Many judges begin Social Security disability hearings by reciting the “case history” of your disability claim and stating the issues to be decided. Judges often state what you have to prove in your case — but they seldom give a clear and simple explanation. They usually say that in order to be found disabled for purposes of Social Security disability benefits you must be “unable to perform substantial gainful activity which exists in significant numbers
in the economy, considering your age, education and work experience.” When they say this, it almost sounds like you’ve got to be bedridden to get disability benefits – but this isn’t true.
The judge may question you first. Then the judge will give your representative a chance to ask you some questions. Occasionally, if a claimant is well prepared to testify, the representative doesn’t have to ask any questions at all.
On the other hand, some judges expect representatives to handle most of the questioning. If so, answer questions asked by your representative as if a stranger were the one asking them. Sometimes a claimant gives incomplete answers when his or her lawyer asks questions, because the representative already knows a lot about the case. But it is important to keep in mind that the judge, who will decide your case, doesn’t know the answers until you say them. Although the judge probably will read your file before the hearing, when you’re testifying, it is best to assume that the judge knows nothing about your case. Plan on explaining everything.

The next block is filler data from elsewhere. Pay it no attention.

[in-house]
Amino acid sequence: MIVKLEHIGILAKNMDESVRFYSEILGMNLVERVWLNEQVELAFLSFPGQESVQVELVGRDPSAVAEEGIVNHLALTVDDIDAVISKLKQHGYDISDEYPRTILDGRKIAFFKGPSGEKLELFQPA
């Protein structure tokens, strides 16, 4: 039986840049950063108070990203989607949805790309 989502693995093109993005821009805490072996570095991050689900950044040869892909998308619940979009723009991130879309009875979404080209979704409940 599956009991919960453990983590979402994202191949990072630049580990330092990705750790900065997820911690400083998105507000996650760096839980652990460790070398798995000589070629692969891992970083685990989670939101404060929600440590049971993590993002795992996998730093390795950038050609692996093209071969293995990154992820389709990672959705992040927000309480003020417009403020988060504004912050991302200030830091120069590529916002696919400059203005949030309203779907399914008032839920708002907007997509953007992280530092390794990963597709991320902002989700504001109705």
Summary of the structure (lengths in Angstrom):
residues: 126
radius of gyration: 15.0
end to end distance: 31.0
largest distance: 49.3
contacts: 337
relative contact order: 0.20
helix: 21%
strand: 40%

When you’re done testifying, your representative will be allowed to question any witnesses you’ve brought to the hearing. It is important to bring at least one witness to your hearing to testify in support of what you say, to give the judge details about your disabilities and how they affect you, or to offer a different perspective on your medical problems.
After your witness’s testimony, any doctor or vocational expert called by the judge will testify.
At the end of the hearing, some judges will ask you if you have anything more to say. It’s best if you don’t try to argue your case at this point — let your lawyer do that. Most judges will give a representative the opportunity to make a closing argument either at the end of the hearing or to be submitted in writing.
Most judges won’t tell you if you’ve won, although a few will. A few judges issue what is called a “bench decision” (a decision stated right at the hearing). Even if the judge issues a bench decision, the judge still must issue a short written decision, which will be mailed to you with a copy to your representative. The good thing about the written part of the bench decision is that it comes only a few days after the hearing. When the judge issues a regular decision, sometimes it takes quite a while for the decision to come out.